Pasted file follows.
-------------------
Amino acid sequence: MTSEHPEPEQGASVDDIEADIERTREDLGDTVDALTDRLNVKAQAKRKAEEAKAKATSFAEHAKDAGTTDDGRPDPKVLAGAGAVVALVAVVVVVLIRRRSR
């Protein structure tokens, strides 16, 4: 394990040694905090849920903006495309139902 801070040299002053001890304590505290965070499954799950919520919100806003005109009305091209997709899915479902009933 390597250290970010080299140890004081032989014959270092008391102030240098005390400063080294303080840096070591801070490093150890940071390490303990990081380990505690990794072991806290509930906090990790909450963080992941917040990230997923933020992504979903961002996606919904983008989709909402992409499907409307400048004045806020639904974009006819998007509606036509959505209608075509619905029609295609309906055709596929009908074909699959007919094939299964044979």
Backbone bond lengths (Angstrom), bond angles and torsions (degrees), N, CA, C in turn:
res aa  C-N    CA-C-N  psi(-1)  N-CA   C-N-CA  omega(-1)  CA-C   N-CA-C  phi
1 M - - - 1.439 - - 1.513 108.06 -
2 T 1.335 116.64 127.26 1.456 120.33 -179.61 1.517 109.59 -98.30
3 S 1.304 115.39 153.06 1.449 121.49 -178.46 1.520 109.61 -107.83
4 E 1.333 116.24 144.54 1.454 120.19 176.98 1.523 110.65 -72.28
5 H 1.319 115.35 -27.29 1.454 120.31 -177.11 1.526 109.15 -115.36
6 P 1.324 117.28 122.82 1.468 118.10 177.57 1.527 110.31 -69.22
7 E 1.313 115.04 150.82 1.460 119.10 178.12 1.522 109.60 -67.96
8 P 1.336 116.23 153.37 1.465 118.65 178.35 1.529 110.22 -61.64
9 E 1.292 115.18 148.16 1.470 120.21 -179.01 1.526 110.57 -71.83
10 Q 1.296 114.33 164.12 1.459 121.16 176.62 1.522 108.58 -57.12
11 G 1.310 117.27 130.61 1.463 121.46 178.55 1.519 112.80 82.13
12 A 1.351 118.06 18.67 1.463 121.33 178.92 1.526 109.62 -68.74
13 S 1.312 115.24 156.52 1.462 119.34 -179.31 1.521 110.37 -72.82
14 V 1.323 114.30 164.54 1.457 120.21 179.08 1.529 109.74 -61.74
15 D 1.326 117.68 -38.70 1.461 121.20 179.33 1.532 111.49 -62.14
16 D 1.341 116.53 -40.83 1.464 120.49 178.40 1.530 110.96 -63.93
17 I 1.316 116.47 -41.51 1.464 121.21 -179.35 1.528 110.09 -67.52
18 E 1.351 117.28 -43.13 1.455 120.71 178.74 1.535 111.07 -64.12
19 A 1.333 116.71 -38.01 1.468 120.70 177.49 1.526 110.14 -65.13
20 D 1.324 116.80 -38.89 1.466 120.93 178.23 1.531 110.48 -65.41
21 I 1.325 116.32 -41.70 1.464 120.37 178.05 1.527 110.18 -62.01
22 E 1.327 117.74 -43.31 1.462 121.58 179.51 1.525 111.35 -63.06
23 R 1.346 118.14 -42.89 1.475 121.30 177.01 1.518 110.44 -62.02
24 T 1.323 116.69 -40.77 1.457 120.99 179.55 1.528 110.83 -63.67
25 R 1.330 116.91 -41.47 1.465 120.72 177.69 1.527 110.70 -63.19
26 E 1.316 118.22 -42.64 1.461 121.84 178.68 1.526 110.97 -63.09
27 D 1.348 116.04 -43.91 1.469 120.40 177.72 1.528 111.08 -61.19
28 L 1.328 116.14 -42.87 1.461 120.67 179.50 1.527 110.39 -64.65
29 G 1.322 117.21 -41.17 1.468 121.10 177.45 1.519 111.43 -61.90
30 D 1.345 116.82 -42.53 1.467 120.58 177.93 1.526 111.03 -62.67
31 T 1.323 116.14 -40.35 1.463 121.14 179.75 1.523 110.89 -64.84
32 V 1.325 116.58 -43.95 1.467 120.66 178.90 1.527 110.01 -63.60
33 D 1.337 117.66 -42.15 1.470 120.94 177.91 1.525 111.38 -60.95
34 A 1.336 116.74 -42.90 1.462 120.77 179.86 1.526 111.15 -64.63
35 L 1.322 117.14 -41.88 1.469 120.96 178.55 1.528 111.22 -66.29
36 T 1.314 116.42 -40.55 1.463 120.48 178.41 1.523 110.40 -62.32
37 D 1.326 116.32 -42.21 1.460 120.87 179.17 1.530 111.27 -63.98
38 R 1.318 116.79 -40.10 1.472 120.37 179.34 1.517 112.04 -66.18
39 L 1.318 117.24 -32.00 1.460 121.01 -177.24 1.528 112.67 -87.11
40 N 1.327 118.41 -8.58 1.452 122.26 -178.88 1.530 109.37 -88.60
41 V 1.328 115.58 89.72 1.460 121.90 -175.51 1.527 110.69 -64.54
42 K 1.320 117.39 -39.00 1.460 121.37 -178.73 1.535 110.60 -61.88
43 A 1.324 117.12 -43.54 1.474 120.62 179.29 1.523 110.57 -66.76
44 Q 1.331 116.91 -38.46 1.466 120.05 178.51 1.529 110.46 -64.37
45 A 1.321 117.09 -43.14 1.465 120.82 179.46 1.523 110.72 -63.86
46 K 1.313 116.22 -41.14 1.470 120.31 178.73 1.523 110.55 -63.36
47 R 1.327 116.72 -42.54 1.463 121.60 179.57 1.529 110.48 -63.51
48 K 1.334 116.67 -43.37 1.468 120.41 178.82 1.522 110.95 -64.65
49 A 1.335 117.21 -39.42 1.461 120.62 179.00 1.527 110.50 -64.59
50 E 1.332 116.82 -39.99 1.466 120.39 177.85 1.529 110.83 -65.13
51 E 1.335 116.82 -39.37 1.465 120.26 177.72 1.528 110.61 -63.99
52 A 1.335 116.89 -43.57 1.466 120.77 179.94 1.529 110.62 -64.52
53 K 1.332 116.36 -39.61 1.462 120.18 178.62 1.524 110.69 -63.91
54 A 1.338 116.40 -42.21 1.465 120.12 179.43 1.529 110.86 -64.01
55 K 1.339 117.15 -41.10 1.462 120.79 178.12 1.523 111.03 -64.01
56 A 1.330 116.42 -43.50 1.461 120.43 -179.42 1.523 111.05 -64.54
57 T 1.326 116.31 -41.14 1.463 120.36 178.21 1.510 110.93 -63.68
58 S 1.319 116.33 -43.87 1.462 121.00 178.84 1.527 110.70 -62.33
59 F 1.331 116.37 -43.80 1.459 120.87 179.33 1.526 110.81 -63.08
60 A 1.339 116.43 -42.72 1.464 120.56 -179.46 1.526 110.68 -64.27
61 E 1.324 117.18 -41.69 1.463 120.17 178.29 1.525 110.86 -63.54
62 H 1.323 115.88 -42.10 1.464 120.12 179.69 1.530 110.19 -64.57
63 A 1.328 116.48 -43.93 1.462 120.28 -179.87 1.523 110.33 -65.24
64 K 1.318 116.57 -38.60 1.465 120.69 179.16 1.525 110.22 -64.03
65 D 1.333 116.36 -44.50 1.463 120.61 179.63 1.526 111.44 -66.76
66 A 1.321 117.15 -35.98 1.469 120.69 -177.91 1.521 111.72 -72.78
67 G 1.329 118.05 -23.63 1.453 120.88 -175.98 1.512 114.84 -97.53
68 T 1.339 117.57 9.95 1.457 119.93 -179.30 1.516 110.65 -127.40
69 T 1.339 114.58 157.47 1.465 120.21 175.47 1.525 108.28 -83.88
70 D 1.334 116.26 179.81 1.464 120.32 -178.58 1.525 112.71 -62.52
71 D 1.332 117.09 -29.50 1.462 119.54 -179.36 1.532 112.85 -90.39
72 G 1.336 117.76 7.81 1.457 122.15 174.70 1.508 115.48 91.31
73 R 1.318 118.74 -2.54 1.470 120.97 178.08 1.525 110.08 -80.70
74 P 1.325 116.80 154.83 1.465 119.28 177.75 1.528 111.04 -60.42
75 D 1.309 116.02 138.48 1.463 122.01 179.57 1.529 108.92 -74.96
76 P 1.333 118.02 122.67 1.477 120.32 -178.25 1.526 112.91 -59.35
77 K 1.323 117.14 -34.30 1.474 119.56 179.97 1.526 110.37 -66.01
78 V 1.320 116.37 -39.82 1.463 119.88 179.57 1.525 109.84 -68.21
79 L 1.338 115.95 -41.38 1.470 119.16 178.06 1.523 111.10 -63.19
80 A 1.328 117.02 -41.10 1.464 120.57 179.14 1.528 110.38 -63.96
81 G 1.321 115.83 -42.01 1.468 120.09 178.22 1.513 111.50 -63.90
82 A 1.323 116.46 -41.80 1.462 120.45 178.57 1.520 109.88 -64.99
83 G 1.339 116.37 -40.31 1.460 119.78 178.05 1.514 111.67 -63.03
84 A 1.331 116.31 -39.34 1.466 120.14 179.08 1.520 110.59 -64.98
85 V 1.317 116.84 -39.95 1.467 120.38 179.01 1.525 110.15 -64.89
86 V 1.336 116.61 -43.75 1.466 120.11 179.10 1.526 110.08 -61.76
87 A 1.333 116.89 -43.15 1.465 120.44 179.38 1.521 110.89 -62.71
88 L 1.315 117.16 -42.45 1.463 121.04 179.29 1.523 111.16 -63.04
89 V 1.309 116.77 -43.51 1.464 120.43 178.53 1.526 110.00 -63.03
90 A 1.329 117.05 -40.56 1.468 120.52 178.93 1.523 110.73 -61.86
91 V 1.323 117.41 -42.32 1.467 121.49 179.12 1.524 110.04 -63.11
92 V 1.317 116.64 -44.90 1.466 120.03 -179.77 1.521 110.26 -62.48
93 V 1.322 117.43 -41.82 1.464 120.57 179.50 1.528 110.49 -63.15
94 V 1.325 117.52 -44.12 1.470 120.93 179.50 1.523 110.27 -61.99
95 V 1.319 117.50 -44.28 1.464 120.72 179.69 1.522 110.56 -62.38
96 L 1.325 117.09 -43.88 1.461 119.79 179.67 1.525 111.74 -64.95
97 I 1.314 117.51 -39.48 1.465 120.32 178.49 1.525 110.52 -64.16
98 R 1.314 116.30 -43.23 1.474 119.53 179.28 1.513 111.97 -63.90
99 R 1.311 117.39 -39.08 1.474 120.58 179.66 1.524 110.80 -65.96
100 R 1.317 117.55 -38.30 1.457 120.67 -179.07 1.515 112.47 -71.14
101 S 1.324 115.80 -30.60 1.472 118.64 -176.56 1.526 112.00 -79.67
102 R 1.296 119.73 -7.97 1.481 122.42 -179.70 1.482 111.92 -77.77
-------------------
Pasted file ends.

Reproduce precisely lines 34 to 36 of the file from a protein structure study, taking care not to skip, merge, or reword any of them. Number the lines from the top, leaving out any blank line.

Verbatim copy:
30 D 1.345 116.82 -42.53 1.467 120.58 177.93 1.526 111.03 -62.67
31 T 1.323 116.14 -40.35 1.463 121.14 179.75 1.523 110.89 -64.84
32 V 1.325 116.58 -43.95 1.467 120.66 178.90 1.527 110.01 -63.60